The contention that innate IQ is related to college majors is a volatile stand. To test reaction to that, I posted a thread on the College Confidential discussion forum referencing Wai’s article. Here are a few forum-member comments:

When I was a student, I recall that the kids who couldn’t cut it in their initial choice of major switched to business, sociology or psych.

Some of the sharpest critical thinkers I knew were English majors & history majors.

There are countless possibilities. Another is a kid who opts for an “easy” major (and, obviously, X may find something undemanding, while Y finds it difficult) to accommodate worthwhile — or frivolous — time demands. Some of the smartest individuals I’ve ever known, majored in near-fluff areas, to have more time for college fun (and many of them did astonishingly well in professional schools, some of the highest stature).

Majoring in whatever the college’s “easy A” major may be a strategy taken by pre-law and pre-med students who are aiming for the highest possible GPA due to law and medical schools’ focus on GPA, at least for initial screening of applicants.

If we’re going to try to correlate something to how “smart” a person is, then we’d better come up with less problematic definitions of “smart” than a bunch of standardized tests. Sheesh.

It’s a correlation/causation issue. Perhaps the things measured in the standardized tests happen to place more value on concrete intellectual skills than things like passion, creativity, insight and acumen?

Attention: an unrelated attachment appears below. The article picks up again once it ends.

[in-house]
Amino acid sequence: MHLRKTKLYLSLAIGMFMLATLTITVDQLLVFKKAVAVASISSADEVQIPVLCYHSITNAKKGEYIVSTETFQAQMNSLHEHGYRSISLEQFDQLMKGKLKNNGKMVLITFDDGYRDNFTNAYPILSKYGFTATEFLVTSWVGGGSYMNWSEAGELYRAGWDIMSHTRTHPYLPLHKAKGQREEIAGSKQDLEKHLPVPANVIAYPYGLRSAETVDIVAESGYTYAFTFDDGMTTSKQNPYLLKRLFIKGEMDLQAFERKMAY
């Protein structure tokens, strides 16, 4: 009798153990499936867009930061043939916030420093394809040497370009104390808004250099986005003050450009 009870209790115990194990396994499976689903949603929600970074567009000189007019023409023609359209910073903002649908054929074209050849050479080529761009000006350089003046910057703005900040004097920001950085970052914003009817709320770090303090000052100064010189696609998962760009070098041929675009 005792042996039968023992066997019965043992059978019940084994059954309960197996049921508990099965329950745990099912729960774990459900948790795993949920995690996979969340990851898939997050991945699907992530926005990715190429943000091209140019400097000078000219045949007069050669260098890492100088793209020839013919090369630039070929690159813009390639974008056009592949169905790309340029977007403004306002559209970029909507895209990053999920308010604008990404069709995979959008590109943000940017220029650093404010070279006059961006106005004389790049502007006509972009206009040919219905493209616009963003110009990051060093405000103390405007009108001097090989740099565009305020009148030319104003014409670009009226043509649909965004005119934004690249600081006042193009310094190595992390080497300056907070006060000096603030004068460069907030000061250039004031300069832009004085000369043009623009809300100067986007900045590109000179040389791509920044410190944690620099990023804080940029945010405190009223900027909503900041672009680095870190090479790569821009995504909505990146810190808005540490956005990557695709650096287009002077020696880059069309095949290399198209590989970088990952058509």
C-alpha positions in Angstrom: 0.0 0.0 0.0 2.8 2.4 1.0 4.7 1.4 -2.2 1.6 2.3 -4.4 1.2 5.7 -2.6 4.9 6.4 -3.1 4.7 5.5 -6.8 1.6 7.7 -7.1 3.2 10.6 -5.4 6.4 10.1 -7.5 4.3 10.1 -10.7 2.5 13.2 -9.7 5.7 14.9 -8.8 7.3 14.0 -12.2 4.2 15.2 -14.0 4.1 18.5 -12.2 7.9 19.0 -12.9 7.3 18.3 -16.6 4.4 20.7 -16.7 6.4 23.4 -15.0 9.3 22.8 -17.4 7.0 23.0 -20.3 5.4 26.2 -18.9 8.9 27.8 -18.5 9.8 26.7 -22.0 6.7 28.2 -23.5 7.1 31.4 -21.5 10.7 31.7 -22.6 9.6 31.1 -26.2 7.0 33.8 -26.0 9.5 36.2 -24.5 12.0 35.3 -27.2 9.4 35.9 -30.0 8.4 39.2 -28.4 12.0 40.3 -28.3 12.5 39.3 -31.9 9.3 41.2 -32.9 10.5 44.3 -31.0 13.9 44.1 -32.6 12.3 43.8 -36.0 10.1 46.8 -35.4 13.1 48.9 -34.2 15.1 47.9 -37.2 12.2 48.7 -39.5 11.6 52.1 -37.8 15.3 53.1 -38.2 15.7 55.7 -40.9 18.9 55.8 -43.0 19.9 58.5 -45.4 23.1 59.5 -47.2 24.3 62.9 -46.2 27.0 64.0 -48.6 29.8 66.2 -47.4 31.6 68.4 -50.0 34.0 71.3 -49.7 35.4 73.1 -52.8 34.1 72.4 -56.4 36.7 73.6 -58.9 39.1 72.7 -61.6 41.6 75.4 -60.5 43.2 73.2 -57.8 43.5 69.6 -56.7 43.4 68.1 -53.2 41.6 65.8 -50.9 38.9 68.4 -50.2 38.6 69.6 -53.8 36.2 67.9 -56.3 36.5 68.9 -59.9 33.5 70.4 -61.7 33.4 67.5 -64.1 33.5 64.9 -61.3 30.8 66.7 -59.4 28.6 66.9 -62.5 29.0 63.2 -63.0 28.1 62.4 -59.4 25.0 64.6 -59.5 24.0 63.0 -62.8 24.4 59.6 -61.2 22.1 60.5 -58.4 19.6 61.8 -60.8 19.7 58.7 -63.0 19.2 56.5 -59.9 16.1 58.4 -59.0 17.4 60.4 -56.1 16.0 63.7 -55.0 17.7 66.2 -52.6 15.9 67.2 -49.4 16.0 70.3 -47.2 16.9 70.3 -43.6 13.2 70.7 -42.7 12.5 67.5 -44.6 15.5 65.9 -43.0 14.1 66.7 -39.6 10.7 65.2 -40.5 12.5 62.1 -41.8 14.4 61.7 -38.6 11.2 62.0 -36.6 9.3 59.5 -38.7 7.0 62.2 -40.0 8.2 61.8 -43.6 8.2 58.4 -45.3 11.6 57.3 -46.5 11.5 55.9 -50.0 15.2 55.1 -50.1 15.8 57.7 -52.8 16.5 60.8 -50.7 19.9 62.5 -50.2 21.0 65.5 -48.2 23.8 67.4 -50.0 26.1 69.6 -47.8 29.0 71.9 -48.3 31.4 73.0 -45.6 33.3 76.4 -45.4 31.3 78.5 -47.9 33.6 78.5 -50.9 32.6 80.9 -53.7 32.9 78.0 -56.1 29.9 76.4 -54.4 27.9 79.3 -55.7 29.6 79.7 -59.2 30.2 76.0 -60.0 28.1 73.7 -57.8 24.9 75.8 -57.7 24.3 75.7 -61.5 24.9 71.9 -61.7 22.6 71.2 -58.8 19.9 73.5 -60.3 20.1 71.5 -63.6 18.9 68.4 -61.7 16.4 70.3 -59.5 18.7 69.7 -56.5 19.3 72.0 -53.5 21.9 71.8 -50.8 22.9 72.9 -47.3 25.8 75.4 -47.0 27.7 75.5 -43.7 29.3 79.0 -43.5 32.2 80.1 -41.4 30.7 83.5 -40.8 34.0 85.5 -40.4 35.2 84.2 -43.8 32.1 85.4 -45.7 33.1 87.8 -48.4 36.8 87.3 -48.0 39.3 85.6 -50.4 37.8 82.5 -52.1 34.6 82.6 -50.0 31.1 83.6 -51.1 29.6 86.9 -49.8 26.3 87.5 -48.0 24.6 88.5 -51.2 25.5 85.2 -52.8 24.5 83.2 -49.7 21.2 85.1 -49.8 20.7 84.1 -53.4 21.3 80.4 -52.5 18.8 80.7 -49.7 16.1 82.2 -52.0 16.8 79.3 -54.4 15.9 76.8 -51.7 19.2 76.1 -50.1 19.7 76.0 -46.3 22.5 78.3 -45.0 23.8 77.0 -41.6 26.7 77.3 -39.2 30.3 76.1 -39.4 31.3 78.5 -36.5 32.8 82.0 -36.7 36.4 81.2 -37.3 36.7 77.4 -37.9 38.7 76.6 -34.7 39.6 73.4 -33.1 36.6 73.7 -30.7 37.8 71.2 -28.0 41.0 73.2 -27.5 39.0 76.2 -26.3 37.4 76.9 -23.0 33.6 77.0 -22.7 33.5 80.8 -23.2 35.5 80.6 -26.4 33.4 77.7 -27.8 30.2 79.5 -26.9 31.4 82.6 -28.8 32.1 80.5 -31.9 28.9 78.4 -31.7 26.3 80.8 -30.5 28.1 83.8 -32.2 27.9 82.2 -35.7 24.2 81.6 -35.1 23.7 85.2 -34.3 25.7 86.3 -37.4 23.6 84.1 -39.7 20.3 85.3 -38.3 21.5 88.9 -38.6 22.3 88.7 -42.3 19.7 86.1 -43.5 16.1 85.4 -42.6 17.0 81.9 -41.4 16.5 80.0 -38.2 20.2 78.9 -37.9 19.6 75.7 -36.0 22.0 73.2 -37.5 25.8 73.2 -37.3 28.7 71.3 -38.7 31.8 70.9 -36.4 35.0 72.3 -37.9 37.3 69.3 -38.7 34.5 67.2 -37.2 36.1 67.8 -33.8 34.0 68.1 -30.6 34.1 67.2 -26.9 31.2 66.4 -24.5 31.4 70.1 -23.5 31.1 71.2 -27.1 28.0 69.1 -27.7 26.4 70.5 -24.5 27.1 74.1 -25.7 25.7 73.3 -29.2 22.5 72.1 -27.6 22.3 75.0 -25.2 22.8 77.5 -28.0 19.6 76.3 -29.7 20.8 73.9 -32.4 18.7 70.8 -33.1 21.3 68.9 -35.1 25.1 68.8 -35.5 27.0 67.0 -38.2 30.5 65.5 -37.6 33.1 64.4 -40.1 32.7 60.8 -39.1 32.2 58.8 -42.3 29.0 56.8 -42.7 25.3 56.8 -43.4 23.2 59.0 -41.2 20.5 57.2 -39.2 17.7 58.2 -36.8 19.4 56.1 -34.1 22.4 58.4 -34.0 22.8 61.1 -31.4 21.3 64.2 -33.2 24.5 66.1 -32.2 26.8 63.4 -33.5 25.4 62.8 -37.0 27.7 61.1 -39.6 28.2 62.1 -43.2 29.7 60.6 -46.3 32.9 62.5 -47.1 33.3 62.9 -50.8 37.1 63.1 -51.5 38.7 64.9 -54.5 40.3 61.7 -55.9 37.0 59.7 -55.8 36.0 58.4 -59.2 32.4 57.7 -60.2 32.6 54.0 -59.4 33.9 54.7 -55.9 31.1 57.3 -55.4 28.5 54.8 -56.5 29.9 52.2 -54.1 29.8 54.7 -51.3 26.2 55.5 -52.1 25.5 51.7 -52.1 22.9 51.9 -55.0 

IQ also can’t measure intelligence, nor is there anything approaching a consensus on what “intelligence” is. There’s ample scholarship on the subject.

Check out Wai’s complete article, then form you own opinion about the link between college majors and intelligence. I think you’ll decide fairly quickly about whether or not there is a positive correlation.

Obviously, this is not quite “settled science.” My purpose in presenting this information is to give you some perspective on the level of relationship, such as it is, between who you are, how you think (assuming that you are thinking about your future) and how you may relate to the offerings your ultimate college will present to you.

One final thought: It’s entirely possible that your college major will have no apparent relationship to what you end up doing with your life’s energies. What it can do for you, however, is expose you to new topics and information about which you had little, if any, previous knowledge. As you take this information and college experiences with you after graduation, many times the cumulative effect of all this can be a kind of compass that points to a rewarding direction.

That certainly happened to me. It can happen to you, too. Think about that as you make your “major” decision!